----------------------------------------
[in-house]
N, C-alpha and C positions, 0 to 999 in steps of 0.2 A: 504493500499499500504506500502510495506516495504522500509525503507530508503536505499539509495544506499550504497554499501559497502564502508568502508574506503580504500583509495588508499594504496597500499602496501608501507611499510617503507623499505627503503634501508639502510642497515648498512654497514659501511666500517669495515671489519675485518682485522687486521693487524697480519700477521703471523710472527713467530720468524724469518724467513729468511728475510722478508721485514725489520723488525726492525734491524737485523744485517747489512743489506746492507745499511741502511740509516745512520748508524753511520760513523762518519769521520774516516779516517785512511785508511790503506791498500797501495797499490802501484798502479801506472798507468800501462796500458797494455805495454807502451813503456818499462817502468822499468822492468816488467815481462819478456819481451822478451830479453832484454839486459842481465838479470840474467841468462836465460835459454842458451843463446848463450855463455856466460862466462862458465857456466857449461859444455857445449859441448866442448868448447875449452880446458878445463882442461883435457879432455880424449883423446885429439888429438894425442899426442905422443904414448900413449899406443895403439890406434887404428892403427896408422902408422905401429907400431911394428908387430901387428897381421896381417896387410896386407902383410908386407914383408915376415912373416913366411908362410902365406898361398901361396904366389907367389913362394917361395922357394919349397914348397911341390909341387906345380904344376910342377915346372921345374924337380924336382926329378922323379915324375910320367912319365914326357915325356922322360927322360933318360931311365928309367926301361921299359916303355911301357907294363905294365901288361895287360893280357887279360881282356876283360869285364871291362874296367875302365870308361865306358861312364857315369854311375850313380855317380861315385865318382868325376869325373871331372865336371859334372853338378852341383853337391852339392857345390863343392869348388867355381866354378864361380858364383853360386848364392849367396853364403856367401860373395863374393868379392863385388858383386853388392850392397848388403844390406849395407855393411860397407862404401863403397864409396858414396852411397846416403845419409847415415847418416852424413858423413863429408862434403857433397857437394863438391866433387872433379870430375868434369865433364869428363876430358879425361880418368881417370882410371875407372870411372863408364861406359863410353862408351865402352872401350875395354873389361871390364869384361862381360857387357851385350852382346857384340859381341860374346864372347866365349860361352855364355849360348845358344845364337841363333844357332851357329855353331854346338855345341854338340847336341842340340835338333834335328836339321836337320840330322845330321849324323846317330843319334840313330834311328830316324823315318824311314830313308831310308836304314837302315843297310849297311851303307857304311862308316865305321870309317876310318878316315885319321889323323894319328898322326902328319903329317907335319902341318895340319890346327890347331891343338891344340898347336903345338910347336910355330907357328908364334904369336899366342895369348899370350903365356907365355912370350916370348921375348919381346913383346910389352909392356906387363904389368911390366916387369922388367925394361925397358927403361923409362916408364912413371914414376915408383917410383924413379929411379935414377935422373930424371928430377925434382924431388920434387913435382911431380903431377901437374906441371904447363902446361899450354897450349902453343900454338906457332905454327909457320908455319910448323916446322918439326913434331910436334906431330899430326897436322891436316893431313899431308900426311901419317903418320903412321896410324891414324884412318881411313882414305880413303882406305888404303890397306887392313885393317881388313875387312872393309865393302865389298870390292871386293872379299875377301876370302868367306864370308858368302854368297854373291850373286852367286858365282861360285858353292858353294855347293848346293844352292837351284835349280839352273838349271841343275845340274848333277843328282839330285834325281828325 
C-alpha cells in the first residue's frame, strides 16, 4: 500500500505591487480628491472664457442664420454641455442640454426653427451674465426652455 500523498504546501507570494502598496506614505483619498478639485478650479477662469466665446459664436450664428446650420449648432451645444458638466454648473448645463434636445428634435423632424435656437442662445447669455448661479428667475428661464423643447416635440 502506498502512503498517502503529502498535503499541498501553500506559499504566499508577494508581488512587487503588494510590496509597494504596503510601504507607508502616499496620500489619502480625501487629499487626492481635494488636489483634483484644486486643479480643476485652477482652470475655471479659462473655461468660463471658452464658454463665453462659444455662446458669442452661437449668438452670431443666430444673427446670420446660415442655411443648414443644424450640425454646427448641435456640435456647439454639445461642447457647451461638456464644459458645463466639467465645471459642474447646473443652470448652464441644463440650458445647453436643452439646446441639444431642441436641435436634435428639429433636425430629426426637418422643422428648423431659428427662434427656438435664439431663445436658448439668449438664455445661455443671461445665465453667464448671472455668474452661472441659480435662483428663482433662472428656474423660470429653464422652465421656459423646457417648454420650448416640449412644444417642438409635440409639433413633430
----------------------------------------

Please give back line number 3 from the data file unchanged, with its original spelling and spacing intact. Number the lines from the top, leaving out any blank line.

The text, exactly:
C-alpha cells in the first residue's frame, strides 16, 4: 500500500505591487480628491472664457442664420454641455442640454426653427451674465426652455 500523498504546501507570494502598496506614505483619498478639485478650479477662469466665446459664436450664428446650420449648432451645444458638466454648473448645463434636445428634435423632424435656437442662445447669455448661479428667475428661464423643447416635440 502506498502512503498517502503529502498535503499541498501553500506559499504566499508577494508581488512587487503588494510590496509597494504596503510601504507607508502616499496620500489619502480625501487629499487626492481635494488636489483634483484644486486643479480643476485652477482652470475655471479659462473655461468660463471658452464658454463665453462659444455662446458669442452661437449668438452670431443666430444673427446670420446660415442655411443648414443644424450640425454646427448641435456640435456647439454639445461642447457647451461638456464644459458645463466639467465645471459642474447646473443652470448652464441644463440650458445647453436643452439646446441639444431642441436641435436634435428639429433636425430629426426637418422643422428648423431659428427662434427656438435664439431663445436658448439668449438664455445661455443671461445665465453667464448671472455668474452661472441659480435662483428663482433662472428656474423660470429653464422652465421656459423646457417648454420650448416640449412644444417642438409635440409639433413633430